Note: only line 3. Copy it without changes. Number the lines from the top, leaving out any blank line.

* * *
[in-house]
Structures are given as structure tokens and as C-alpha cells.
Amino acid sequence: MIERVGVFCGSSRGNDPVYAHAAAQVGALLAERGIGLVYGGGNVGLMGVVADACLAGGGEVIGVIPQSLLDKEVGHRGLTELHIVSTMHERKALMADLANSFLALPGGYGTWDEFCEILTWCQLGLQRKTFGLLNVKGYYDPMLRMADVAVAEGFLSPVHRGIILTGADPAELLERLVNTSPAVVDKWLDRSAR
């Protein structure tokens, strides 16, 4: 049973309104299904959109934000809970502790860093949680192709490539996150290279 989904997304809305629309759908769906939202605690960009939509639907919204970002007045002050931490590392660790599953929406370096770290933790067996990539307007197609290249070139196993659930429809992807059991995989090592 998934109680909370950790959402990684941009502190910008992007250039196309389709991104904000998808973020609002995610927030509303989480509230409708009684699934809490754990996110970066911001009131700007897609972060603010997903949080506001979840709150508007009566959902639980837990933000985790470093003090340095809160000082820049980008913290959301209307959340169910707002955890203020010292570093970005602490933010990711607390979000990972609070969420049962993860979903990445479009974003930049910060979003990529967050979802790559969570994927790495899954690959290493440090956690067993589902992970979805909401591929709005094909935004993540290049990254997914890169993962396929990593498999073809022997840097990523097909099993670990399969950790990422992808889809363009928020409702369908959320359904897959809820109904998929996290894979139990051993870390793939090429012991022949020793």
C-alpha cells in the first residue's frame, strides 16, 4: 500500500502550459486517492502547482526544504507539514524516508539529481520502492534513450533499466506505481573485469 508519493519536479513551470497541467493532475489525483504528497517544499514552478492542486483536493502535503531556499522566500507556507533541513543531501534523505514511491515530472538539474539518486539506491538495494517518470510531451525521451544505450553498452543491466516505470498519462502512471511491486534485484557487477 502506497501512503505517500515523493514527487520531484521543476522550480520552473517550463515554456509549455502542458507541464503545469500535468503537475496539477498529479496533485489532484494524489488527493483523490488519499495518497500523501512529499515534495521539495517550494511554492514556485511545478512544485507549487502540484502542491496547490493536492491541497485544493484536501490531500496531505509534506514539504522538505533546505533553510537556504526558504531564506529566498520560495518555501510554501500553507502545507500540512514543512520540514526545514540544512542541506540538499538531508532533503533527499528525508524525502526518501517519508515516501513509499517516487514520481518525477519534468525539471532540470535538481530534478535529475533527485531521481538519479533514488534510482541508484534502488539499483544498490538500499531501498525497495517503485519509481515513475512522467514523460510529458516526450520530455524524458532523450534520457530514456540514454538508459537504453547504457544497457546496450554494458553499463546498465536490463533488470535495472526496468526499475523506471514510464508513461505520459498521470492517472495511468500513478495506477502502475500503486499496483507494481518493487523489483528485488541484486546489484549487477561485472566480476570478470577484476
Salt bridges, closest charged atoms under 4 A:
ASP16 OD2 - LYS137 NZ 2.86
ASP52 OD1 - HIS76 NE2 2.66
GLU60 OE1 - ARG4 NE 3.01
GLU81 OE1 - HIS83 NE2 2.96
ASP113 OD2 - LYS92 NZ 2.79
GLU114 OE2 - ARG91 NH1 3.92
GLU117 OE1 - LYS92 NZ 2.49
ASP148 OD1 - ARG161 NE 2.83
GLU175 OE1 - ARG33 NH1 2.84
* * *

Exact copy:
Amino acid sequence: MIERVGVFCGSSRGNDPVYAHAAAQVGALLAERGIGLVYGGGNVGLMGVVADACLAGGGEVIGVIPQSLLDKEVGHRGLTELHIVSTMHERKALMADLANSFLALPGGYGTWDEFCEILTWCQLGLQRKTFGLLNVKGYYDPMLRMADVAVAEGFLSPVHRGIILTGADPAELLERLVNTSPAVVDKWLDRSAR